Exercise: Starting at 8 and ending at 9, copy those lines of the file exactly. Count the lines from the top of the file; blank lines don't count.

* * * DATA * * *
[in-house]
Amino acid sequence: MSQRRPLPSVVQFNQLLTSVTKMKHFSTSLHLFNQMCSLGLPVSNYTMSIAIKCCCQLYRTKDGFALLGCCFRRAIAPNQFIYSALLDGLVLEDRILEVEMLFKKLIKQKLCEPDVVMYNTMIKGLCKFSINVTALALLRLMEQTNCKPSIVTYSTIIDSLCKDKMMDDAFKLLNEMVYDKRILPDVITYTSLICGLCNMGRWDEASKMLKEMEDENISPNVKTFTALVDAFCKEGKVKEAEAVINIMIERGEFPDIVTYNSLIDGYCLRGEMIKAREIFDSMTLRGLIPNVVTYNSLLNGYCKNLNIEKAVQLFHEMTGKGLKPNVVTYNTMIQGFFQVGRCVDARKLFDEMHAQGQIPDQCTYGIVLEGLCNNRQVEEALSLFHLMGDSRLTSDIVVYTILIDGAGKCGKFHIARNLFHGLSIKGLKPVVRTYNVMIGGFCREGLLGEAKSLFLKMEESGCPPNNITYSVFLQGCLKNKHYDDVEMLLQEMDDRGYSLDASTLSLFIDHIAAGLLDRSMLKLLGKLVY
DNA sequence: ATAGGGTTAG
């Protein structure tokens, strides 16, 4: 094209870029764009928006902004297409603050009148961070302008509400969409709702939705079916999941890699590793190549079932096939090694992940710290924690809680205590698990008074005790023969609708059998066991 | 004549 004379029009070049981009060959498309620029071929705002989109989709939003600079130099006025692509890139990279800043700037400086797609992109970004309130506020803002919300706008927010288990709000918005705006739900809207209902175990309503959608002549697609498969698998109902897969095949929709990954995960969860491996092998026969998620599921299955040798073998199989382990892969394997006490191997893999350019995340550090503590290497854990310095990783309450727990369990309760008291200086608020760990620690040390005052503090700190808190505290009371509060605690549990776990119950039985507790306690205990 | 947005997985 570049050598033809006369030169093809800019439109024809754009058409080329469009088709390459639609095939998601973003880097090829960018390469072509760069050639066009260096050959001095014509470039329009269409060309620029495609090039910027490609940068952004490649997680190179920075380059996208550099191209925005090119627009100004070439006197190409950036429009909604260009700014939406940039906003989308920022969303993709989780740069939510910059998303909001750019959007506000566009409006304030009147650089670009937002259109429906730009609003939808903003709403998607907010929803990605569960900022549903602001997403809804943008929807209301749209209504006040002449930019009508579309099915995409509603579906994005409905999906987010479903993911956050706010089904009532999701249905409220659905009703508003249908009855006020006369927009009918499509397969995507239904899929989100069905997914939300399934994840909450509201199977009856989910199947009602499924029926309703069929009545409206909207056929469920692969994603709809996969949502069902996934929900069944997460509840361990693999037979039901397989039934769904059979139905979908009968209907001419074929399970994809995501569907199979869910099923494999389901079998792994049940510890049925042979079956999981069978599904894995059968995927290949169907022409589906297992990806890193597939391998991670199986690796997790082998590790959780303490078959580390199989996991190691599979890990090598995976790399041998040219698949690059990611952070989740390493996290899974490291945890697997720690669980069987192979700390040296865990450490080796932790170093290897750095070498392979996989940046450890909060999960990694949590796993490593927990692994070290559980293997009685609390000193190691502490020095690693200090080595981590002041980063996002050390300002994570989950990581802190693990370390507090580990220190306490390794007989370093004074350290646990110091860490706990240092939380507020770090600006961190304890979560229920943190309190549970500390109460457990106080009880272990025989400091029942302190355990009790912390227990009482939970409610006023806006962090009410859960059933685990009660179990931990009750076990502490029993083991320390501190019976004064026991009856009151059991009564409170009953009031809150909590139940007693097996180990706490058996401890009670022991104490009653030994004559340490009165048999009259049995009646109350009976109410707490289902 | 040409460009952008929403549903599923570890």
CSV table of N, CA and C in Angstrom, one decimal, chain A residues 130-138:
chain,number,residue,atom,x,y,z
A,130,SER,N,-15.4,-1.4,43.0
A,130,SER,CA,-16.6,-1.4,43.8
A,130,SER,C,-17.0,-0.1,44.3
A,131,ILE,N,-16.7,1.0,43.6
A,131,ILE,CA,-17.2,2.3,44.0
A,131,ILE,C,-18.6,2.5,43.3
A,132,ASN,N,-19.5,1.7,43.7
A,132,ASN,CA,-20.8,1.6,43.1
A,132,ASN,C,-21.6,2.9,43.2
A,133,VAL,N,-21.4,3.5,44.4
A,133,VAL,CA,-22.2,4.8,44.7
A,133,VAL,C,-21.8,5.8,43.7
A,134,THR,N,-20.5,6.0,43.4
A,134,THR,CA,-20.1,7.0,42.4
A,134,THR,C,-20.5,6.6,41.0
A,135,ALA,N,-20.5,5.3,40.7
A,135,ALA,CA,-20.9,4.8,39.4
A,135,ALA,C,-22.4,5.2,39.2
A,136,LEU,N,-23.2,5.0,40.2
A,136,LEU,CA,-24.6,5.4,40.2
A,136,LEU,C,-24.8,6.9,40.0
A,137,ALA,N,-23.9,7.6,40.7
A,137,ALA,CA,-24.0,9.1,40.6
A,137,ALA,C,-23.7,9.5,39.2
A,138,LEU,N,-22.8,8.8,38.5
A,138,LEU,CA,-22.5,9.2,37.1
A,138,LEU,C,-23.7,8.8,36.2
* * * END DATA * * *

A,130,SER,CA,-16.6,-1.4,43.8
A,130,SER,C,-17.0,-0.1,44.3